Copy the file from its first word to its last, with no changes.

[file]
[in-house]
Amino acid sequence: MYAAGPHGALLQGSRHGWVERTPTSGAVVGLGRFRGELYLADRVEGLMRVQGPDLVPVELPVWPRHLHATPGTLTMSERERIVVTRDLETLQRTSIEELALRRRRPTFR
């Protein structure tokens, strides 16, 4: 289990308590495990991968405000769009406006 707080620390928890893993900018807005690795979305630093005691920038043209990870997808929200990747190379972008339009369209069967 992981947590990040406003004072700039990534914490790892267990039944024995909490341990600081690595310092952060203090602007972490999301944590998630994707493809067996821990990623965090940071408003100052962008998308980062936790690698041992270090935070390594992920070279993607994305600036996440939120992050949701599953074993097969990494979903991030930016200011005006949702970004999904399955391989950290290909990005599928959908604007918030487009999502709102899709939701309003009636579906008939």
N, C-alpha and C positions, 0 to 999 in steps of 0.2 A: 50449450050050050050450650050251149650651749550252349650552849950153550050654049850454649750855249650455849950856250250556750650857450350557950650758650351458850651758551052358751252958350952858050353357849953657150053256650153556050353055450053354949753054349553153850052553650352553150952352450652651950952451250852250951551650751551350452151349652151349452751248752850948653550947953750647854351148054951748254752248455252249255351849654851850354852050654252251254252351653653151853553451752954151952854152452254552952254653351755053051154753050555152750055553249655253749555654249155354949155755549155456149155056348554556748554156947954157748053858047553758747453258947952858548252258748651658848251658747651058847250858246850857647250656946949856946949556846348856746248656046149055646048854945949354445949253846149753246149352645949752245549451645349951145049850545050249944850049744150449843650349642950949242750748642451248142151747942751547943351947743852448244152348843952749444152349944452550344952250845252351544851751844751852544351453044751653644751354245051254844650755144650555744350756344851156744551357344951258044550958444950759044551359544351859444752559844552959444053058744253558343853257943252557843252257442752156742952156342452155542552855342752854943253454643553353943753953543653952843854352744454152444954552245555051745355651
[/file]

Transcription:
[in-house]
Amino acid sequence: MYAAGPHGALLQGSRHGWVERTPTSGAVVGLGRFRGELYLADRVEGLMRVQGPDLVPVELPVWPRHLHATPGTLTMSERERIVVTRDLETLQRTSIEELALRRRRPTFR
């Protein structure tokens, strides 16, 4: 289990308590495990991968405000769009406006 707080620390928890893993900018807005690795979305630093005691920038043209990870997808929200990747190379972008339009369209069967 992981947590990040406003004072700039990534914490790892267990039944024995909490341990600081690595310092952060203090602007972490999301944590998630994707493809067996821990990623965090940071408003100052962008998308980062936790690698041992270090935070390594992920070279993607994305600036996440939120992050949701599953074993097969990494979903991030930016200011005006949702970004999904399955391989950290290909990005599928959908604007918030487009999502709102899709939701309003009636579906008939």
N, C-alpha and C positions, 0 to 999 in steps of 0.2 A: 50449450050050050050450650050251149650651749550252349650552849950153550050654049850454649750855249650455849950856250250556750650857450350557950650758650351458850651758551052358751252958350952858050353357849953657150053256650153556050353055450053354949753054349553153850052553650352553150952352450652651950952451250852250951551650751551350452151349652151349452751248752850948653550947953750647854351148054951748254752248455252249255351849654851850354852050654252251254252351653653151853553451752954151952854152452254552952254653351755053051154753050555152750055553249655253749555654249155354949155755549155456149155056348554556748554156947954157748053858047553758747453258947952858548252258748651658848251658747651058847250858246850857647250656946949856946949556846348856746248656046149055646048854945949354445949253846149753246149352645949752245549451645349951145049850545050249944850049744150449843650349642950949242750748642451248142151747942751547943351947743852448244152348843952749444152349944452550344952250845252351544851751844751852544351453044751653644751354245051254844650755144650555744350756344851156744551357344951258044550958444950759044551359544351859444752559844552959444053058744253558343853257943252557843252257442752156742952156342452155542552855342752854943253454643553353943753953543653952843854352744454152444954552245555051745355651